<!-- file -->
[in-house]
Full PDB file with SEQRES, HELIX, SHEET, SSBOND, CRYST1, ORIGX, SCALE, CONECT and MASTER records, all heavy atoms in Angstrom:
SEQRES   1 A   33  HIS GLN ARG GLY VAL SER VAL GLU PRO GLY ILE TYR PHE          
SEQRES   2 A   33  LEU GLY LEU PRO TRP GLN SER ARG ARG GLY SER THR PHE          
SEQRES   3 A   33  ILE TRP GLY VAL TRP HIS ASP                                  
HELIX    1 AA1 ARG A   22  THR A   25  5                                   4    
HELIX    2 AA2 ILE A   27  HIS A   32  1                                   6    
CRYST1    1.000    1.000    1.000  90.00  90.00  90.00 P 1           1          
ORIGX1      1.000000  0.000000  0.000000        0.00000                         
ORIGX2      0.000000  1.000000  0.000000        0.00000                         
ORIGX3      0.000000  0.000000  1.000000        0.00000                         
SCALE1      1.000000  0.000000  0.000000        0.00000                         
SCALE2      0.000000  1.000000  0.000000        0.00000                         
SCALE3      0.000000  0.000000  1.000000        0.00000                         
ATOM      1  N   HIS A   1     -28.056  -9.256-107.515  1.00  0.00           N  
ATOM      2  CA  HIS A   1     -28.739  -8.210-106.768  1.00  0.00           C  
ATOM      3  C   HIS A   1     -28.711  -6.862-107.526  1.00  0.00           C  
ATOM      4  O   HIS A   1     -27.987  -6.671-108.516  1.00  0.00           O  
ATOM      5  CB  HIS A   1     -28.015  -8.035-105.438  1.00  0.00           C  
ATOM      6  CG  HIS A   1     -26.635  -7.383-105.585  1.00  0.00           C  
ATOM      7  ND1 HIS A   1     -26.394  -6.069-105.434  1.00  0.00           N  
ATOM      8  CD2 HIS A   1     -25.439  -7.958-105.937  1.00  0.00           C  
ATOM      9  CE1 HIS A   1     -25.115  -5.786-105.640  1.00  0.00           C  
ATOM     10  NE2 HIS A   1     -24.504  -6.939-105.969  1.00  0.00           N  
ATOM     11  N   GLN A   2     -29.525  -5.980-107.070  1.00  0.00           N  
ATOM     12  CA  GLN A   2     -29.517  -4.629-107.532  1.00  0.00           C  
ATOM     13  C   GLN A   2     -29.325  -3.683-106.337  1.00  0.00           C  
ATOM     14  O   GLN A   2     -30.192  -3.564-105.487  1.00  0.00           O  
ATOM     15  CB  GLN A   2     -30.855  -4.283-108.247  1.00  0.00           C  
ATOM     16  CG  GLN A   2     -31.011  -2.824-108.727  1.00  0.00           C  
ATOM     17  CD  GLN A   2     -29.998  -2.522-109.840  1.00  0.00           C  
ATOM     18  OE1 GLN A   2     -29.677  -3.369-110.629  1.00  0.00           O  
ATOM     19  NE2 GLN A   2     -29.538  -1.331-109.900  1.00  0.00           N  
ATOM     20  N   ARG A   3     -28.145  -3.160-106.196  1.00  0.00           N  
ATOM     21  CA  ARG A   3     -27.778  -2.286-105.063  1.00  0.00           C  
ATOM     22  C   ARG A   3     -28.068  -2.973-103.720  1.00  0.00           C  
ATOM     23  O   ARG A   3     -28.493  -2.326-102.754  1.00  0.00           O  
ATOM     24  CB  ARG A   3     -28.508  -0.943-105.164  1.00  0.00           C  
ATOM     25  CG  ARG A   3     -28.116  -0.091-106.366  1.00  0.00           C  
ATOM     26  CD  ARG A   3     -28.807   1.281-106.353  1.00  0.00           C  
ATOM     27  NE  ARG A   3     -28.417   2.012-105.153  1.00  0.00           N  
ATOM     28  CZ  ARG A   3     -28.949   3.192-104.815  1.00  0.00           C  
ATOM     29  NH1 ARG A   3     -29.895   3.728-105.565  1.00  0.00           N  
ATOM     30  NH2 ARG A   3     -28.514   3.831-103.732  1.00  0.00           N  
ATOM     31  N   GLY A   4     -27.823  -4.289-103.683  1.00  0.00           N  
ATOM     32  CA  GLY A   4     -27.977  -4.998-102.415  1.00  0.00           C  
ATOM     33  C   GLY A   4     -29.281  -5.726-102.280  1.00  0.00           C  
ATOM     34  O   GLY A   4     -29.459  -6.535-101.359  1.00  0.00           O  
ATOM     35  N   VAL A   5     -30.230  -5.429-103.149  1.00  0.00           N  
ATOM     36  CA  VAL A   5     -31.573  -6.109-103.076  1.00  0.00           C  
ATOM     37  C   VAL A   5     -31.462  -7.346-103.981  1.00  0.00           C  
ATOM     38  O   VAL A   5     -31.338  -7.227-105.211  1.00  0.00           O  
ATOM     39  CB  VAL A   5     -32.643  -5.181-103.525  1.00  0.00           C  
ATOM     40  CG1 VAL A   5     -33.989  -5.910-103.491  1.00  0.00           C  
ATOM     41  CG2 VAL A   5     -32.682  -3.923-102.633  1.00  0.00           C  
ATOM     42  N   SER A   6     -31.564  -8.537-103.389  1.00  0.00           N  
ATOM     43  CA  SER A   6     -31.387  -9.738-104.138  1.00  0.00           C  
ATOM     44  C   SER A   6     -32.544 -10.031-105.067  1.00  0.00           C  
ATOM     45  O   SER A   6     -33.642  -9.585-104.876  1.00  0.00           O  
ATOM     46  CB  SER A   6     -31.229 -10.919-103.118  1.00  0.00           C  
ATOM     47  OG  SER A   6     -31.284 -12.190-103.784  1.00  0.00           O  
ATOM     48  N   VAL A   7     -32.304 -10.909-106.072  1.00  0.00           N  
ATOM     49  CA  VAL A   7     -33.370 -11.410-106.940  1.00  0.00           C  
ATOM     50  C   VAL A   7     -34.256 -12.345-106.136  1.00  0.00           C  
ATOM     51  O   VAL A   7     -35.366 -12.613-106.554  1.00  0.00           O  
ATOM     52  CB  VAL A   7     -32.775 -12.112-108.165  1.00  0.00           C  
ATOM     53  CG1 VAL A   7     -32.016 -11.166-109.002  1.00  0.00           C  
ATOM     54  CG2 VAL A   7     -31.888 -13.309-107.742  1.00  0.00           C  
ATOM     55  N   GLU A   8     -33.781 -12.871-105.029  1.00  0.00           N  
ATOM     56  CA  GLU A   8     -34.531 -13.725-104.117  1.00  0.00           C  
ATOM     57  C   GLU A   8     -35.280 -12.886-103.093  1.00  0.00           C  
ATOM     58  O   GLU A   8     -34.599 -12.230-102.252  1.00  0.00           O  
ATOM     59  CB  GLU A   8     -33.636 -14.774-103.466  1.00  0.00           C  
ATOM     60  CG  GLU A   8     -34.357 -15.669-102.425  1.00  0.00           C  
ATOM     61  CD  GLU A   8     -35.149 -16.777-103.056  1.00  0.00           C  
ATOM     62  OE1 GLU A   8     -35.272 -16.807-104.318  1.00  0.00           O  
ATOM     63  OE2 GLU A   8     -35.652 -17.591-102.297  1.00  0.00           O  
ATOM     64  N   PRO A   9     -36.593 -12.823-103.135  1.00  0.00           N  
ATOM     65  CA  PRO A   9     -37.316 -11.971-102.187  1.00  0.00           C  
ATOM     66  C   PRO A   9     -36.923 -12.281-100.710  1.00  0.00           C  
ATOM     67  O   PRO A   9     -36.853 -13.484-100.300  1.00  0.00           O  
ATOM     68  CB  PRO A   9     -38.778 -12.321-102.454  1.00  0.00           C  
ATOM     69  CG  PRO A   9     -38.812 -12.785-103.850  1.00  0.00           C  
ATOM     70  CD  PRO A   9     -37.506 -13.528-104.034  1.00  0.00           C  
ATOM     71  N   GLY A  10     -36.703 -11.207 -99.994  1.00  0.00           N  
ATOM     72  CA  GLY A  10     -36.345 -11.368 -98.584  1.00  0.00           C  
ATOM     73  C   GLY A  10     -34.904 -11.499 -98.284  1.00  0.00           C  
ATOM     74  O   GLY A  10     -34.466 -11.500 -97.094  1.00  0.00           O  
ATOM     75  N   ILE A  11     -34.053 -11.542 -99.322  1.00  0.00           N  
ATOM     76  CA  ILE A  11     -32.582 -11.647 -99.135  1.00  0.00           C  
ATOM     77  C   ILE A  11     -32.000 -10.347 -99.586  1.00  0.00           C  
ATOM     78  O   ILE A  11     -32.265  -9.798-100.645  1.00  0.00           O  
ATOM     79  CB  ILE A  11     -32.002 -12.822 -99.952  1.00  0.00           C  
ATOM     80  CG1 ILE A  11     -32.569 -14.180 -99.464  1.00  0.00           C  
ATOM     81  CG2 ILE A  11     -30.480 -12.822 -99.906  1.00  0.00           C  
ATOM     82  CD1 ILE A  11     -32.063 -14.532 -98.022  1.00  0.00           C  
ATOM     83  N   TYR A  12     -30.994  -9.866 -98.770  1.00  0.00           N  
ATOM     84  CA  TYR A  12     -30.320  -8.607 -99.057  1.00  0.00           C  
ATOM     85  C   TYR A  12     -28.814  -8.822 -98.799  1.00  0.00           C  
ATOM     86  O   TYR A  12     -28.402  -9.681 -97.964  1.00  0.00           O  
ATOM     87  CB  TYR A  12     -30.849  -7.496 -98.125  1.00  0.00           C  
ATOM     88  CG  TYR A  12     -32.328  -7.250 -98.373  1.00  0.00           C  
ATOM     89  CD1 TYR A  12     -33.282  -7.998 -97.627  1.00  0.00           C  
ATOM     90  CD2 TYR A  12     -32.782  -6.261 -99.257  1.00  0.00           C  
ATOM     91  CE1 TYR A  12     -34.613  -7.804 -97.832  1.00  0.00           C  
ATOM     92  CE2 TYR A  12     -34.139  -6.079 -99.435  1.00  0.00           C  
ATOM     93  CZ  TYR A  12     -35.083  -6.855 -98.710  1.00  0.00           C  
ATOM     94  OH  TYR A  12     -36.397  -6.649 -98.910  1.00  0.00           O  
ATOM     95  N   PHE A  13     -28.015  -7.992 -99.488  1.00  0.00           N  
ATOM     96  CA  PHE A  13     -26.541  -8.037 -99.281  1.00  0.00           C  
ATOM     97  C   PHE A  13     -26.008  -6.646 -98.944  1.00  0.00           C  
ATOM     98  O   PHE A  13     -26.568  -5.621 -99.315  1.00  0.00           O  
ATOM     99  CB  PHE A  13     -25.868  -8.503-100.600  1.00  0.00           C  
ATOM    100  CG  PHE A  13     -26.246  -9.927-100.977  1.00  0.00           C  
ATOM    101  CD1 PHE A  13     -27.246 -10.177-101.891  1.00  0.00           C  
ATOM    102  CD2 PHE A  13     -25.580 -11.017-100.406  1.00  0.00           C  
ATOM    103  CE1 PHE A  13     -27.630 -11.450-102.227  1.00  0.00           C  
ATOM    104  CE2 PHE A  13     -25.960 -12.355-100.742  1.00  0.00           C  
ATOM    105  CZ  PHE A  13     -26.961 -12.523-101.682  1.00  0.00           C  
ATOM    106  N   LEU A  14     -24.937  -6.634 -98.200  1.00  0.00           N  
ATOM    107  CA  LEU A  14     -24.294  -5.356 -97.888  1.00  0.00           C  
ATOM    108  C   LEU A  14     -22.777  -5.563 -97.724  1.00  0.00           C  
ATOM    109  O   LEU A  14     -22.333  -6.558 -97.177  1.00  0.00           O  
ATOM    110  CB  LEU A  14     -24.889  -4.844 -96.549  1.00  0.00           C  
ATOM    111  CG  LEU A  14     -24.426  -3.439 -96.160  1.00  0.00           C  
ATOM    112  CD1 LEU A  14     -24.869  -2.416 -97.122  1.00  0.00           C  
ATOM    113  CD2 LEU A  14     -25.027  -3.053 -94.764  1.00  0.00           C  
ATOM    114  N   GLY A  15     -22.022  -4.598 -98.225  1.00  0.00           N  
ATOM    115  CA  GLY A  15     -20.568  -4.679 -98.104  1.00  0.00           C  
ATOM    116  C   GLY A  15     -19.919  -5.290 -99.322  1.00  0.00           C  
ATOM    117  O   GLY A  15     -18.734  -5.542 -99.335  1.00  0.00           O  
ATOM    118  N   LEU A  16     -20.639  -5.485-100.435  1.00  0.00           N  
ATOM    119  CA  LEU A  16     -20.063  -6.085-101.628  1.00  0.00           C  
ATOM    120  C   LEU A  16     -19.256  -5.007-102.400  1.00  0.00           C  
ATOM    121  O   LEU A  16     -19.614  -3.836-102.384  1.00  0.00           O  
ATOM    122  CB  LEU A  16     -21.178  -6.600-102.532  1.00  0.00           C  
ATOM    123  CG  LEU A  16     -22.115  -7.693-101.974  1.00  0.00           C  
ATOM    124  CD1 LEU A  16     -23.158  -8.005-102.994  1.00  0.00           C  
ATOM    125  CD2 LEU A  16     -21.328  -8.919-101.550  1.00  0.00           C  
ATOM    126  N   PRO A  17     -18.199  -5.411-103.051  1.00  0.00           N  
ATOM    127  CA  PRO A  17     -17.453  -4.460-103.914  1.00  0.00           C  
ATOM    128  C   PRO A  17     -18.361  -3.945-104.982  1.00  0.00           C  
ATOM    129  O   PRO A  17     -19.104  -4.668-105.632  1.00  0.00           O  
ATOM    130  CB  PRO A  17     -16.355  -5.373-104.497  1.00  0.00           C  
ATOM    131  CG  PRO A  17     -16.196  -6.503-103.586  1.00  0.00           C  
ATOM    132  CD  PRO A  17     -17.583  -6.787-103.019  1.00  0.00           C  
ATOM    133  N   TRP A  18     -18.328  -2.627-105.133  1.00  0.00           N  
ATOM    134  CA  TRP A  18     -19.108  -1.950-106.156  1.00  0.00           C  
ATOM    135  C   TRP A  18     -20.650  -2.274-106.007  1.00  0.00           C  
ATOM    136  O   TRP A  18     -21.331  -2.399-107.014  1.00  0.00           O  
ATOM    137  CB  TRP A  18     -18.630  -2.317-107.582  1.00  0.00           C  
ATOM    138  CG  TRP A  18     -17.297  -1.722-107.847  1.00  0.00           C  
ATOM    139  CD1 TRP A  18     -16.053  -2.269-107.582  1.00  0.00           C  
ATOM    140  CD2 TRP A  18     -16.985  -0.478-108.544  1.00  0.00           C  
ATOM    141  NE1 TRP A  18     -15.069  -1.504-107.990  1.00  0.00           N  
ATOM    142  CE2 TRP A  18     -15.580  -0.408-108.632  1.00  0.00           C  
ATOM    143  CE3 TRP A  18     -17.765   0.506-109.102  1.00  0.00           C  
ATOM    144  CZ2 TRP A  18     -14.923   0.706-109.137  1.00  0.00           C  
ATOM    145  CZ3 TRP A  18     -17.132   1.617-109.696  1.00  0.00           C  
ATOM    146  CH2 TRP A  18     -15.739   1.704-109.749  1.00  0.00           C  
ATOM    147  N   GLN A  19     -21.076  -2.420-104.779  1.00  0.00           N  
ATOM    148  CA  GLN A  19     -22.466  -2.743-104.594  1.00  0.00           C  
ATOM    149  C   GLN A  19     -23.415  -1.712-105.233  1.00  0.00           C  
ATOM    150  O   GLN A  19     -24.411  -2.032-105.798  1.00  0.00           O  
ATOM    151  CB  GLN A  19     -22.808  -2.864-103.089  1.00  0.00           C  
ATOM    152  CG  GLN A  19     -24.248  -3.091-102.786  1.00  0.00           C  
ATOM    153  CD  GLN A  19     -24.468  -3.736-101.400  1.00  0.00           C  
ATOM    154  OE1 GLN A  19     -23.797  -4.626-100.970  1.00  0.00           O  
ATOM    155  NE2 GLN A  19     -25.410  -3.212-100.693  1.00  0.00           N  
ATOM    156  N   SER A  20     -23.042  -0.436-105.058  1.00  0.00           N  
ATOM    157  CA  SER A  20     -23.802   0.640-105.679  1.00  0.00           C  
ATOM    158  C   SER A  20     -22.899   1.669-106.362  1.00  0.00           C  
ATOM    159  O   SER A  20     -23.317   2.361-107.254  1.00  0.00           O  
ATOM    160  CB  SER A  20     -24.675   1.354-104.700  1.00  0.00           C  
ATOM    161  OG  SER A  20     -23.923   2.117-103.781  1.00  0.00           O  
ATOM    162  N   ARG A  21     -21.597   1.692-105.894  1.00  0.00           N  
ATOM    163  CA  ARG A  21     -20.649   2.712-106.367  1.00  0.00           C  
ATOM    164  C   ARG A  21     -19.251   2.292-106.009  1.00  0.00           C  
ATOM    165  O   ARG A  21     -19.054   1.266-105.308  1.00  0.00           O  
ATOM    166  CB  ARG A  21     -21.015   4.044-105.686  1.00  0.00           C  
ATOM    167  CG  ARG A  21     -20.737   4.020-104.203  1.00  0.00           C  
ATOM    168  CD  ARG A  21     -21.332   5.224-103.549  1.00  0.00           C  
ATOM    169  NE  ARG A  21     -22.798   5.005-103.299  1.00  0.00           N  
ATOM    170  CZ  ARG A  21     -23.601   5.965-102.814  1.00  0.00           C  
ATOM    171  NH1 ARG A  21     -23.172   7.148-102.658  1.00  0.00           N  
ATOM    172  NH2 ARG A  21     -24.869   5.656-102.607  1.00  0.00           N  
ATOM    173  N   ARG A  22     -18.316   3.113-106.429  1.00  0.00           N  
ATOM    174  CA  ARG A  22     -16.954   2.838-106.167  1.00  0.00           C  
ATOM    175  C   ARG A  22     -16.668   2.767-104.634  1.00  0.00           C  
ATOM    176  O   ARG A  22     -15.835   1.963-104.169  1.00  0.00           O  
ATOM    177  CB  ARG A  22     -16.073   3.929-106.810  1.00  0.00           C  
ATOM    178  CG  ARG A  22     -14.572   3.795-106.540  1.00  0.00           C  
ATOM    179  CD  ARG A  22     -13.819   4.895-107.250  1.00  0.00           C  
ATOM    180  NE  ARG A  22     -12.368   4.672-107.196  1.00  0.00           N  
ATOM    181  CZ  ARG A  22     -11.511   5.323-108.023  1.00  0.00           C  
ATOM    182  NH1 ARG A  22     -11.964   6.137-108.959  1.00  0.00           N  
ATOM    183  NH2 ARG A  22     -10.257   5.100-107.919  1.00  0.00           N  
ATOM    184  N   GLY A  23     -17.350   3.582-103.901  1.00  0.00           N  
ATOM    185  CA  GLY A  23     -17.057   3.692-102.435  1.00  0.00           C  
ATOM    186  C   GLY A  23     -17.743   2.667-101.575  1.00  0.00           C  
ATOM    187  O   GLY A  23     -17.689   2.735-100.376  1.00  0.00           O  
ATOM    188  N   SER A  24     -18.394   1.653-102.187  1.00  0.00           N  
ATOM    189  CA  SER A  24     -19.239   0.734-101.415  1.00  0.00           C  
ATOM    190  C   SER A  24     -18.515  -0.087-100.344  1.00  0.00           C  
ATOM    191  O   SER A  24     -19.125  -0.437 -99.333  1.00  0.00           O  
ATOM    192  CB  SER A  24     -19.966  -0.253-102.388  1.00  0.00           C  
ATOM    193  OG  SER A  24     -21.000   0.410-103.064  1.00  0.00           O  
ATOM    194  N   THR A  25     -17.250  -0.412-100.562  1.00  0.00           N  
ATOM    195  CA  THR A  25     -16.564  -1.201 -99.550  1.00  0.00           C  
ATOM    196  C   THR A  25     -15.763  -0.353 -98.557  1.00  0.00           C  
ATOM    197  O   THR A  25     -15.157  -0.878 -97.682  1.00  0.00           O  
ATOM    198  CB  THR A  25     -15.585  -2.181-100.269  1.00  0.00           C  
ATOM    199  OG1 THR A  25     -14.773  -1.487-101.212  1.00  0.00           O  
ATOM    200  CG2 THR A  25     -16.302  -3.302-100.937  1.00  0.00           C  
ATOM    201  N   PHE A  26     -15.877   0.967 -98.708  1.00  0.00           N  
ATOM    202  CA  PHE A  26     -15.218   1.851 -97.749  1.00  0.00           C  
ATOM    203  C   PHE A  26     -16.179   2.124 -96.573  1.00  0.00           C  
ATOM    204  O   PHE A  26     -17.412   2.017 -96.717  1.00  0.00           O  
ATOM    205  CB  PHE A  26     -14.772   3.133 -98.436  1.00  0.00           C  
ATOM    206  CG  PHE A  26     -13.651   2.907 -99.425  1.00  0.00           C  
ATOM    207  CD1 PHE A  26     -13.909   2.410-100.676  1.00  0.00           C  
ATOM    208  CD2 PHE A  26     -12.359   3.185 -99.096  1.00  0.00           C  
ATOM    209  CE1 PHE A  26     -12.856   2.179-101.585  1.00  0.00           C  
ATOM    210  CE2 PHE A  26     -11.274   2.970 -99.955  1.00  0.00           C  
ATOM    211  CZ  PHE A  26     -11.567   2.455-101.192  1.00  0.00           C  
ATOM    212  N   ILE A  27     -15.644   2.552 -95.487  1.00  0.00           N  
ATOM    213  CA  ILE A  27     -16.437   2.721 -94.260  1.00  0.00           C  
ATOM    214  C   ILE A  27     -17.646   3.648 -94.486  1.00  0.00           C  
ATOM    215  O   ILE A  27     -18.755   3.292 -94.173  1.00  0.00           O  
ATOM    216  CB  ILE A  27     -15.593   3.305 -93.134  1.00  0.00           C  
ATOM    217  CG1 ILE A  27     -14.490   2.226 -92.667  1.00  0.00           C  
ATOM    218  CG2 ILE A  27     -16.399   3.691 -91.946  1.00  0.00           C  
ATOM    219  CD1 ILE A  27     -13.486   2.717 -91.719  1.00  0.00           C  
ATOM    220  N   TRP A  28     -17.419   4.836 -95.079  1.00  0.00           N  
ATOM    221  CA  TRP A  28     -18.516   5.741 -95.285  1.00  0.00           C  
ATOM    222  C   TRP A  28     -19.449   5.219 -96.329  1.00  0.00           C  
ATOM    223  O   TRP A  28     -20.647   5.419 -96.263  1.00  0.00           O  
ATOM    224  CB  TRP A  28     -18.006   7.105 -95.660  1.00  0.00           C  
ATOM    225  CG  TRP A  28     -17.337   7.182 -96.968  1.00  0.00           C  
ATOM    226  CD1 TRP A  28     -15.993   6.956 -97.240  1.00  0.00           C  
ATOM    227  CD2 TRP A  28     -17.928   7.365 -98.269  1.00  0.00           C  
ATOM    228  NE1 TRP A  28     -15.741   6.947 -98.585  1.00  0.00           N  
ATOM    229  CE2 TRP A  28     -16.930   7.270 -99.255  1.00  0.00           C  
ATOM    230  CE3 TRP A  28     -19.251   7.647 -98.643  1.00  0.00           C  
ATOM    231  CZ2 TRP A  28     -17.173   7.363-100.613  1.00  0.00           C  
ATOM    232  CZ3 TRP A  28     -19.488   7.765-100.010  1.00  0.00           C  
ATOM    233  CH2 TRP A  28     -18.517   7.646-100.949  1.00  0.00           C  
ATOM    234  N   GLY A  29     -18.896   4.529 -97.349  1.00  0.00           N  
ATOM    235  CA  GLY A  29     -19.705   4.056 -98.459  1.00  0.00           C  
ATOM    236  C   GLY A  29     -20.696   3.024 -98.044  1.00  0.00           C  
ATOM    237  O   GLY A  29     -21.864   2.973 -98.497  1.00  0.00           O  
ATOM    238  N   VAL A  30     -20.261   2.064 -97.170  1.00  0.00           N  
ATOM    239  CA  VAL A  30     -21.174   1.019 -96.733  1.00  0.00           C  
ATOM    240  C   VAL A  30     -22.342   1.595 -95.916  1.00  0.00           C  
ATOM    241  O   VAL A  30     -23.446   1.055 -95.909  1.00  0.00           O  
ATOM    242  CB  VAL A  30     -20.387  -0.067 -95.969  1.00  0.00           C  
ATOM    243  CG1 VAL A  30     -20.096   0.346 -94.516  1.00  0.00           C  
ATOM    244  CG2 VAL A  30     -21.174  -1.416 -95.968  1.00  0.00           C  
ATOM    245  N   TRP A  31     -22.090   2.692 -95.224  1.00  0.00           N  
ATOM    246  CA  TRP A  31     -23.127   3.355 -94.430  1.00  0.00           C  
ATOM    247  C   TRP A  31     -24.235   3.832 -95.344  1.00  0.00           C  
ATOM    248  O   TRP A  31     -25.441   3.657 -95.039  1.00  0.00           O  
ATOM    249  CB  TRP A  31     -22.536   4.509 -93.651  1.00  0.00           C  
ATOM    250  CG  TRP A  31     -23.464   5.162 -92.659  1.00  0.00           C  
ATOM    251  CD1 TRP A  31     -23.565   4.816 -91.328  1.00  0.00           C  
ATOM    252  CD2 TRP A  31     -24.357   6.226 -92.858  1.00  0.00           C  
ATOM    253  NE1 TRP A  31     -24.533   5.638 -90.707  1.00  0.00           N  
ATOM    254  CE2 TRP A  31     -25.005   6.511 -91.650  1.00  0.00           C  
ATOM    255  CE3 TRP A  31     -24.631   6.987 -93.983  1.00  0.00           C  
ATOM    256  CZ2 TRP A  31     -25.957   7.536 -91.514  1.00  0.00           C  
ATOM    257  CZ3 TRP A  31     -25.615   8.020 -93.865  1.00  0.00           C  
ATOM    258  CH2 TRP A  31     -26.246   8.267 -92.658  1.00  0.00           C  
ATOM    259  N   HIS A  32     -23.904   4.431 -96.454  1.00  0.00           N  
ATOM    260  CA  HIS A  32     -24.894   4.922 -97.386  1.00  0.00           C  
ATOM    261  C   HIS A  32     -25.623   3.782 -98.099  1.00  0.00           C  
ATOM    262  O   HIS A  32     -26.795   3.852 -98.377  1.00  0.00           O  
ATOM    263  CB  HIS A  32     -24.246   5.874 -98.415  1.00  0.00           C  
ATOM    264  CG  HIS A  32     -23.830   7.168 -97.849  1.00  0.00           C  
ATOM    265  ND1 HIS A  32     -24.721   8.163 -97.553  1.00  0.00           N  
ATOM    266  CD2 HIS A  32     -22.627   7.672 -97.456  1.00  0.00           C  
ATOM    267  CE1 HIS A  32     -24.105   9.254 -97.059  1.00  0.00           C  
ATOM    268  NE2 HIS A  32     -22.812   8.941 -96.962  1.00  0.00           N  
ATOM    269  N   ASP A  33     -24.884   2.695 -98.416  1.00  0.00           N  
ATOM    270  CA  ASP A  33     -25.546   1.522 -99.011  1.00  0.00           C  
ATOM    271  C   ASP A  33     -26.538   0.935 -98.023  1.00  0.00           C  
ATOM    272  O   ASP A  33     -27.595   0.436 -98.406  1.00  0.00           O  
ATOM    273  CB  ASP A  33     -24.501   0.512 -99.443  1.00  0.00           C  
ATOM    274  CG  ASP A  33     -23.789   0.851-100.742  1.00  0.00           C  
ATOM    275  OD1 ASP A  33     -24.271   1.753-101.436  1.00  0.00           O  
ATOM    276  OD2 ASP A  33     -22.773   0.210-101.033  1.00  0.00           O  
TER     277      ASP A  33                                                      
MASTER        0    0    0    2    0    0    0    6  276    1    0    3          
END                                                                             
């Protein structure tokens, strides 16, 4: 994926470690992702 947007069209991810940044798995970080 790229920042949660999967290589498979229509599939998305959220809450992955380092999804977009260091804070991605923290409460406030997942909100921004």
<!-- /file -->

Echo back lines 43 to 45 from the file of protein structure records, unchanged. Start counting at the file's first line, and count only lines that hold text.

ATOM     29  NH1 ARG A   3     -29.895   3.728-105.565  1.00  0.00           N  
ATOM     30  NH2 ARG A   3     -28.514   3.831-103.732  1.00  0.00           N  
ATOM     31  N   GLY A   4     -27.823  -4.289-103.683  1.00  0.00           N  